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Impacted Canines

Impacted canines, also known as impacted canine teeth, refer to the situation where the canines (or cuspids) - the pointy teeth located between the incisors and premolars in the front of the mouth - fail to emerge from the gums into their proper position in the dental arch.

The removal of impacted canines is a surgical procedure that is typically performed by an oral surgeon or a dentist with specialized training in oral and maxillofacial surgery. 

The surgeon will first make an incision in the gum tissue to expose the impacted canine. Depending on the position and orientation of the tooth, the surgeon may need to remove some of the surrounding bone or tissue to fully access the tooth. Once the tooth is fully visible, the surgeon will carefully detach it from any surrounding tissue or bone and extract it from the socket using special instruments.

After the tooth has been removed, the surgeon will clean the socket and remove any remaining tissue or debris to promote healing. The surgeon may also need to place sutures (stitches) in the gum tissue to help it heal properly. Depending on the complexity of the extraction, the procedure may take anywhere from 30 minutes to over an hour to complete.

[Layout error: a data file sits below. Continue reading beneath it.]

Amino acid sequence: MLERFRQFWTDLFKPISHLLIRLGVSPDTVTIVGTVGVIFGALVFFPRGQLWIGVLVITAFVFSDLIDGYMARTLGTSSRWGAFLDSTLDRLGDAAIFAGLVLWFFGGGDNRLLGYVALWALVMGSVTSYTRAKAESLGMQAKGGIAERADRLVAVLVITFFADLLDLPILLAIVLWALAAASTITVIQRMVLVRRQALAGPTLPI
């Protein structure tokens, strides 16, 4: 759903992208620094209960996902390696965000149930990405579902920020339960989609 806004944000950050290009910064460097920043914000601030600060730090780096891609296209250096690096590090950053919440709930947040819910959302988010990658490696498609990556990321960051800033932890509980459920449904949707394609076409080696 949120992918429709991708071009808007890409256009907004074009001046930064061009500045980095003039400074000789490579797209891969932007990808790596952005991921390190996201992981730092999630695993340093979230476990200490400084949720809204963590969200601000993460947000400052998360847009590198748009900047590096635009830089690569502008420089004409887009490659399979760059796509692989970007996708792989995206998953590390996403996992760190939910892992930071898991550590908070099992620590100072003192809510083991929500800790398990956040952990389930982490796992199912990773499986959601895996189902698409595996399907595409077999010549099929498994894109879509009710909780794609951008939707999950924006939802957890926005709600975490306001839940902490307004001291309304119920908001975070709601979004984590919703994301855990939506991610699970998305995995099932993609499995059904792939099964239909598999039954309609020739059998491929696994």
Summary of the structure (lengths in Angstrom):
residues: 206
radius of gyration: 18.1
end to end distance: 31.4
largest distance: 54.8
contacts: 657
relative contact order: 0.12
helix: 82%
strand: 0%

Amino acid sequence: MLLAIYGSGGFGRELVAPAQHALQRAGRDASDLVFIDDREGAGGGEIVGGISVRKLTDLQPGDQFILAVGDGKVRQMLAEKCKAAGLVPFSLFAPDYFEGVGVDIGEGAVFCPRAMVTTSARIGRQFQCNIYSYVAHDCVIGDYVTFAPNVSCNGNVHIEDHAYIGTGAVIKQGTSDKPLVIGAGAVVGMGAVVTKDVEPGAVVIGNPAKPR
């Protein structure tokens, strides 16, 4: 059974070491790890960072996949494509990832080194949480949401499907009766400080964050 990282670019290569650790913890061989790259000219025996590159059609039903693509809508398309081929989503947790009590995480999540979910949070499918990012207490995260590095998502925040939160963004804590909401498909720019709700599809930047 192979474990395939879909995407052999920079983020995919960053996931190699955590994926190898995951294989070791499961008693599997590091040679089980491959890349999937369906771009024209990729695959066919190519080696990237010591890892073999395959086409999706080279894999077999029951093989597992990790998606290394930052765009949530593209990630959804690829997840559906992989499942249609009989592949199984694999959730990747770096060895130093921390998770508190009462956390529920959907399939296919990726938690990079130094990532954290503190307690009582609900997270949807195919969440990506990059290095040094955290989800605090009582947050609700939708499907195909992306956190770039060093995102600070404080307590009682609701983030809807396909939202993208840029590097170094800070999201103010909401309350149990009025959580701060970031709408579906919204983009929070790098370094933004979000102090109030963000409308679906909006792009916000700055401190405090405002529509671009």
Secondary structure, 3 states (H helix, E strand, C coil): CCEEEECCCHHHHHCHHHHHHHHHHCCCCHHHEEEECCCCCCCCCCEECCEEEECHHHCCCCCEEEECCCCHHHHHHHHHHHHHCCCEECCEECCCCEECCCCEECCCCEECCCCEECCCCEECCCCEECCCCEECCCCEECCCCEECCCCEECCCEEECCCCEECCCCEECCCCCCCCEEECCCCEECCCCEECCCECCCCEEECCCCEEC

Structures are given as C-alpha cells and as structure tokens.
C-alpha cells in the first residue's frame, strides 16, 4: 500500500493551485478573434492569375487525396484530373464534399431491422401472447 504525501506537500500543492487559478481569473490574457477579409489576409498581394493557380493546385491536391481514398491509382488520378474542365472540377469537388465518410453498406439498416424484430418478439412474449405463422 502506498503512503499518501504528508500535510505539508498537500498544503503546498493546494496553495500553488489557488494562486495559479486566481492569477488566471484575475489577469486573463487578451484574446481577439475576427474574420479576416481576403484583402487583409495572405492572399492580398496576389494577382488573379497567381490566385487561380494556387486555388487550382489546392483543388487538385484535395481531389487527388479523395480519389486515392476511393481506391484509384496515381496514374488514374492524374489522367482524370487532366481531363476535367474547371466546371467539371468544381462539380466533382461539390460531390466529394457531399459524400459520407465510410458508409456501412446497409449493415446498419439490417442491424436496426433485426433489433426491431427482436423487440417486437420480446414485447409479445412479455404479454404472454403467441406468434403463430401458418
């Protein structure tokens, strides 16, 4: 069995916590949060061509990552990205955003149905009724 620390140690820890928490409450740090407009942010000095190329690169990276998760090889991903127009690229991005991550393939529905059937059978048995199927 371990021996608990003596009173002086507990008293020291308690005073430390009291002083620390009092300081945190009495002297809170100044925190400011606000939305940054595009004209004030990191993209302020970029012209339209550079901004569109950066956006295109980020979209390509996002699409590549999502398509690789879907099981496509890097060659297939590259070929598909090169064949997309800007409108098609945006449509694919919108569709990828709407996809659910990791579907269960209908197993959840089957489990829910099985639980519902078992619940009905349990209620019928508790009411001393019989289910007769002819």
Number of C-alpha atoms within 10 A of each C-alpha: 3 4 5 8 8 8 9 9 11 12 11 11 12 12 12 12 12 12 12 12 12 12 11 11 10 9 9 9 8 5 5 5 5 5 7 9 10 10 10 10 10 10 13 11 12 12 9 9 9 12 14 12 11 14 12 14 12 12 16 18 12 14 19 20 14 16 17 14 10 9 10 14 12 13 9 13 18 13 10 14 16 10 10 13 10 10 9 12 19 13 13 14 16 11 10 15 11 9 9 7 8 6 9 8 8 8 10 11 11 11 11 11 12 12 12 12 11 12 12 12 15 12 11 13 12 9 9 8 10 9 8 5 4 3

After the procedure, patients can typically expect some discomfort and swelling in the affected area for several days. Pain medication and anti-inflammatory drugs may be prescribed to manage these symptoms. Patients should also avoid certain foods and activities that may interfere with healing, such as hard or crunchy foods and strenuous exercise.

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